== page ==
Partially funded through a 2022 Indiegogo campaign, The Woman Under The Stage (2023) is an independent horror feature directed by Ezekiel Decker and written by Decker and Logan Rinaldi. After watching the film, I looked through the “Trivia” section of the film’s IMDb page, which featured the following bit of information: “Roughly 1/3 of the film’s budget was raised through a crowdfund, with 10% of the donations coming from horror writer and director Mike Flanagan.” I tried looking this factoid up but could not find any corroborating evidence to support it.

Regardless of whether it is true or not, The Woman Under The Stage reminded this writer of Flanagan’s early work. It is driven primarily by characters whose inner demons and traumas manifest in supernatural happenings. Said happenings aren’t very scary, and the script lacks Flanagan’s emotional clarity. Still, the overall effect is appreciable, thanks to the mostly capable performances and the fascinating mystery at the heart of all the horror. This film has a lot going for it, though its screenplay holds it back from achieving the kind of impact that its modern horror counterparts have been able to make.

The film starts on a sobering note: the opening credits are interspersed with shots of a man (Jonathan Lamar Egbuna) delivering a monologue from Macbeth as he painfully finishes writing something on his typewriter. A stem glass lies before him, which he occasionally drinks from. Blood splatters the page as the scene ends, and an even more intense sequence follows: aspiring actress Whitney Bennett (Jessica Dawn Willis) attempts to take her life. As her boyfriend Josh (Robert Gemaehlich) tries to reach her, Decker and editor Marc Rouse cut intermittently to Whitney performing another soliloquy from Macbeth, which ends as Josh breaks open the door with the words, “The bell invites me.”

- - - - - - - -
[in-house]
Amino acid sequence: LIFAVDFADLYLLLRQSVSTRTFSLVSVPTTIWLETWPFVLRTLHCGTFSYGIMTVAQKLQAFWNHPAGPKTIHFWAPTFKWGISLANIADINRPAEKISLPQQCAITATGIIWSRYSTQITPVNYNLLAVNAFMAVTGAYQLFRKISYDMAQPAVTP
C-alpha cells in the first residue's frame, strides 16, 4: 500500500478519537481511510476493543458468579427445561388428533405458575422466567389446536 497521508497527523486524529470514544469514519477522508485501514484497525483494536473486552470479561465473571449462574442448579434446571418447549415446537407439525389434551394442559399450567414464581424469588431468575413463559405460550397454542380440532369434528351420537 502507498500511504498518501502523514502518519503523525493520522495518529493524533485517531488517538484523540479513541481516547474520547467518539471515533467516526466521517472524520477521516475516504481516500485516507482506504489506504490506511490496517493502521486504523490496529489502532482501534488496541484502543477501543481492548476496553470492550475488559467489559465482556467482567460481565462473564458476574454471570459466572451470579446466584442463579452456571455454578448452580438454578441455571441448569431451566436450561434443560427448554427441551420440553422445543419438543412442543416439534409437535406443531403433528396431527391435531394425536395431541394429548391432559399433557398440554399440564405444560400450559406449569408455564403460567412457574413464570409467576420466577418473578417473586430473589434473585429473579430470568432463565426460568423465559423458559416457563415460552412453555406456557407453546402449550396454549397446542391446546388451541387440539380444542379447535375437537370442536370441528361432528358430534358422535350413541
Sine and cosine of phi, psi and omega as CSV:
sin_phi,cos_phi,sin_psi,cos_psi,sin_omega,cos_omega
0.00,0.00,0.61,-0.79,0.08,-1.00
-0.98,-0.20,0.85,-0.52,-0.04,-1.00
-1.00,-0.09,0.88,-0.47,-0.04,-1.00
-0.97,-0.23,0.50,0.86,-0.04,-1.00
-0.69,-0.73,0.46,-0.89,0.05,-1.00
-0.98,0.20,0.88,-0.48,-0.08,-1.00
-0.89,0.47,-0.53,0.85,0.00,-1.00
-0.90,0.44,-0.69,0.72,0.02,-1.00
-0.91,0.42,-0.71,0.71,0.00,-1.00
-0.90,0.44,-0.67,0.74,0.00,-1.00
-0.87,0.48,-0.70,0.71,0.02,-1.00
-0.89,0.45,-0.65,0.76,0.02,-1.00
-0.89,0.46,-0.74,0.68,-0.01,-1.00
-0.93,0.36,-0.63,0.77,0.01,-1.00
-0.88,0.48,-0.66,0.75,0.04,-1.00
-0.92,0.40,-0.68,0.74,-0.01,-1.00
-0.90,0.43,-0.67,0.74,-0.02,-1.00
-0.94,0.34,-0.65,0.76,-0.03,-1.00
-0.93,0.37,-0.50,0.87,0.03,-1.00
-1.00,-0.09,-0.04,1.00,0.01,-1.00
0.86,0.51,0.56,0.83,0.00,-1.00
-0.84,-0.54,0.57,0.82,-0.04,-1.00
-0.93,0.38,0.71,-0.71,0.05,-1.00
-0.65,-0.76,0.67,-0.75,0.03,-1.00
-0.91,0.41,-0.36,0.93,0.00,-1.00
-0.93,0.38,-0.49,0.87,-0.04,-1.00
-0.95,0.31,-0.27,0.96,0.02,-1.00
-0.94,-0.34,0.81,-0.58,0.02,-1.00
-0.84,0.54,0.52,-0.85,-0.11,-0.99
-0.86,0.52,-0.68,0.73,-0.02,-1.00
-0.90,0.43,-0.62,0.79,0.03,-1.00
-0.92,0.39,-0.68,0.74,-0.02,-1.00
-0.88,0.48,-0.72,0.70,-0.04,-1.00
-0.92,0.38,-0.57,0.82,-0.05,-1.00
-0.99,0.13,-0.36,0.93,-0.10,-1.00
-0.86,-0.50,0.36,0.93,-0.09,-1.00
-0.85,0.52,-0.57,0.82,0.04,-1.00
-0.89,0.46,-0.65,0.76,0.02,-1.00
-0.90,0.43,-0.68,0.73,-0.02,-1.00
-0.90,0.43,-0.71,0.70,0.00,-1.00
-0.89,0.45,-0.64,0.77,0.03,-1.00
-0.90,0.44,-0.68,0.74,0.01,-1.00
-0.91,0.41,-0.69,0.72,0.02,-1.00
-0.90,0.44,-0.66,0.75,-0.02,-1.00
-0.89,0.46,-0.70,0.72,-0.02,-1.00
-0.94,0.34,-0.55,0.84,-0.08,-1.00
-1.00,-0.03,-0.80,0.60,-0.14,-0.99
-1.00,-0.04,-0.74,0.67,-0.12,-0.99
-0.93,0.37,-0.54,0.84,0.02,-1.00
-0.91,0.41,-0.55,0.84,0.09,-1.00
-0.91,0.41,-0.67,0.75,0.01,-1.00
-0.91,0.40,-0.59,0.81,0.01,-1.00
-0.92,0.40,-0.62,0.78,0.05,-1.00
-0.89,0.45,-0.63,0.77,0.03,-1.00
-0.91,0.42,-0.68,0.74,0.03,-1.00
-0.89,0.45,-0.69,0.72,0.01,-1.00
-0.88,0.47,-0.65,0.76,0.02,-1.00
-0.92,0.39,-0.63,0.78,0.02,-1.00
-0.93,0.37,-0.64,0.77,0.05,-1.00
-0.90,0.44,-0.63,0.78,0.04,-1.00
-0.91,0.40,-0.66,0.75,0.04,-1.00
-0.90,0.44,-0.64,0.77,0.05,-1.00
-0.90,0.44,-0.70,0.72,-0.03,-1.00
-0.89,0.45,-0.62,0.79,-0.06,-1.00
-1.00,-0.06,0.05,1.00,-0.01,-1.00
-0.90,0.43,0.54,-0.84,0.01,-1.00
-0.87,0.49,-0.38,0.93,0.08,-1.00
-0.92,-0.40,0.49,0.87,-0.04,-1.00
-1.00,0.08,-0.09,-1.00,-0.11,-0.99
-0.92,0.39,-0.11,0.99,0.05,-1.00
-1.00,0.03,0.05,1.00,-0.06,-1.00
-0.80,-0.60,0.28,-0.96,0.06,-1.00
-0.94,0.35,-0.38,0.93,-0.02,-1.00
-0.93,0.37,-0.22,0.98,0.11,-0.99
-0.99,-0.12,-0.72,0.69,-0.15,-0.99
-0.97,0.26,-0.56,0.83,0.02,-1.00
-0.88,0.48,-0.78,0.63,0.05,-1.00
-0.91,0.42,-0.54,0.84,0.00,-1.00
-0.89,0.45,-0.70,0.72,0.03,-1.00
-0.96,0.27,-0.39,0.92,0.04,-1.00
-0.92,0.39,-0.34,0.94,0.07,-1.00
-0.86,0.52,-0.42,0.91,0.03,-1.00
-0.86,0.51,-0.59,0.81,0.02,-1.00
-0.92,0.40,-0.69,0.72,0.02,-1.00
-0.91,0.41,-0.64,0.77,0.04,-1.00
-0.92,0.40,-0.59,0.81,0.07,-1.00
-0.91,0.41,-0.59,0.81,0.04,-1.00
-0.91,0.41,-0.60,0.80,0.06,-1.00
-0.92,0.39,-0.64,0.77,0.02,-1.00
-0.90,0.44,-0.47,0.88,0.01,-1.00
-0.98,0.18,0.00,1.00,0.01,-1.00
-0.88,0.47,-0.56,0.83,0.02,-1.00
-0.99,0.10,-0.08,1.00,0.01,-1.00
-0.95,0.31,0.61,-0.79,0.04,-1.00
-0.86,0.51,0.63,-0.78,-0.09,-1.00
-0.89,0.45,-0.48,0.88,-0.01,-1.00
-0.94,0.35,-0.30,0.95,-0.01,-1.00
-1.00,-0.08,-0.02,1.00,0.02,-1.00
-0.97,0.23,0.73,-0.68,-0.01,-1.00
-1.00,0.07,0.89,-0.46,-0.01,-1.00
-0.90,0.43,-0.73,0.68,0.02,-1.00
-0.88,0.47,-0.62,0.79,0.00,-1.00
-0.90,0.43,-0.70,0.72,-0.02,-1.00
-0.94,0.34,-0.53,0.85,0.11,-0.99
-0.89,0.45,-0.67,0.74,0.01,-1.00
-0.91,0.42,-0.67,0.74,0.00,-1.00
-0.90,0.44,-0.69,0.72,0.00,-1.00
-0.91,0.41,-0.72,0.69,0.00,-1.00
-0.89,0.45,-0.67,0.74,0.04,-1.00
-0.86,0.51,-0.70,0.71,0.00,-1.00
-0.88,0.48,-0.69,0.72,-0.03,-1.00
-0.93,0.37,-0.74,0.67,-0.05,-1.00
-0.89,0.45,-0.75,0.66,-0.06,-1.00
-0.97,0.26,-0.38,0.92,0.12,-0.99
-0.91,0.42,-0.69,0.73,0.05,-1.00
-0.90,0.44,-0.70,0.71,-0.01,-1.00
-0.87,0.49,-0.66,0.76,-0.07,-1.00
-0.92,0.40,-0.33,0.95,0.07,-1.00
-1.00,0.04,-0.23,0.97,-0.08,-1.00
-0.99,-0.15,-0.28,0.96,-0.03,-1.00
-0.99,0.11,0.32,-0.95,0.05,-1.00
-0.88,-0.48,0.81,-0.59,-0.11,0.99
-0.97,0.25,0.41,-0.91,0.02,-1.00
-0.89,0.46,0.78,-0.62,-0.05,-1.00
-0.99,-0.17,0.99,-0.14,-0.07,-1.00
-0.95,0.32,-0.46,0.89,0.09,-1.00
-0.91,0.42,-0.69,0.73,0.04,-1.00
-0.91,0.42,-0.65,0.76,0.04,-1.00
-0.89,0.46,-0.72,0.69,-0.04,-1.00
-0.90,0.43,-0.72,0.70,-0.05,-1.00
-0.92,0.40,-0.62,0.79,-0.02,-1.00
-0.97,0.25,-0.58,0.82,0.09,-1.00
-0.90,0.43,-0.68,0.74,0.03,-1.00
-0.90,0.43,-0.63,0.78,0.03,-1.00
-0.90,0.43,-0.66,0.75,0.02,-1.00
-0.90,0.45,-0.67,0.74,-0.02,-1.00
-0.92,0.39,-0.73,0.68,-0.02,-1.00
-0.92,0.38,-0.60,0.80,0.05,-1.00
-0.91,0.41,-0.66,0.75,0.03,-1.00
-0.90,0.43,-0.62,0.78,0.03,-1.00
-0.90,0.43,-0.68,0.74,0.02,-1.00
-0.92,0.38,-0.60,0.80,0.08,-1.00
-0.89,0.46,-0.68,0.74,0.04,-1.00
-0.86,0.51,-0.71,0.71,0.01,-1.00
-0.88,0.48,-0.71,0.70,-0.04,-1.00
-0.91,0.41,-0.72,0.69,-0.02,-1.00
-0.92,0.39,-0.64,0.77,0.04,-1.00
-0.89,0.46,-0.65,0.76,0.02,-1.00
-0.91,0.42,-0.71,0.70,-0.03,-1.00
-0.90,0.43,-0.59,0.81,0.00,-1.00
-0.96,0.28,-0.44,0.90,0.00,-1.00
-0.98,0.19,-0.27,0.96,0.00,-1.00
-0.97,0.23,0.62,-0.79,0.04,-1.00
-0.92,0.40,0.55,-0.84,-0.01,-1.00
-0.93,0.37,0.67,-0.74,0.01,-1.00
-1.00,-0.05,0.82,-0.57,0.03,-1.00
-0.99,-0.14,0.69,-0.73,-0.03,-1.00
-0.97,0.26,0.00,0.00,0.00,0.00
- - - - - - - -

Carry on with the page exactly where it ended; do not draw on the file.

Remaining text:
The film then cuts to an indeterminate period of time later when Whitney learns she’s gotten one of the lead roles in a play meant to be performed by three actors. The director, Terrence Durrand (an intense Matthew Tompkins), warns her that the production will not be easy–the play was written by a playwright named Hewlett J. Grant, who killed himself after finishing it.

His estate has demanded utmost secrecy–the work will be produced only once, and the script will be burned afterward. The cast and crew will live at the venue for three months to prepare for it. Intrigued and grateful for the opportunity, Whitney agrees to the cult-like atmosphere of the production, which includes her fellow actors: Jesse (Ashley Spicer) and Phillip (Phil Harrison). Naturally, things go awry from there.

To specify exactly how they go awry would constitute spoiling the film, but suffice it to say that Whitney has encounters with various supernatural entities and also comes across a few familiar faces where you wouldn’t expect to see them (a late-act twist is spoiled somewhat because Decker has certain actors playing dual-roles).

The scares aren’t particularly noteworthy, relying on cheap jump scares and the tired “character walks down a dark hallway” setup far too much. The filmmakers cannot create the kind of atmosphere that would inspire actual fright, primarily due to the soundscape of the film during the horror scenes feeling sparse and uninspired.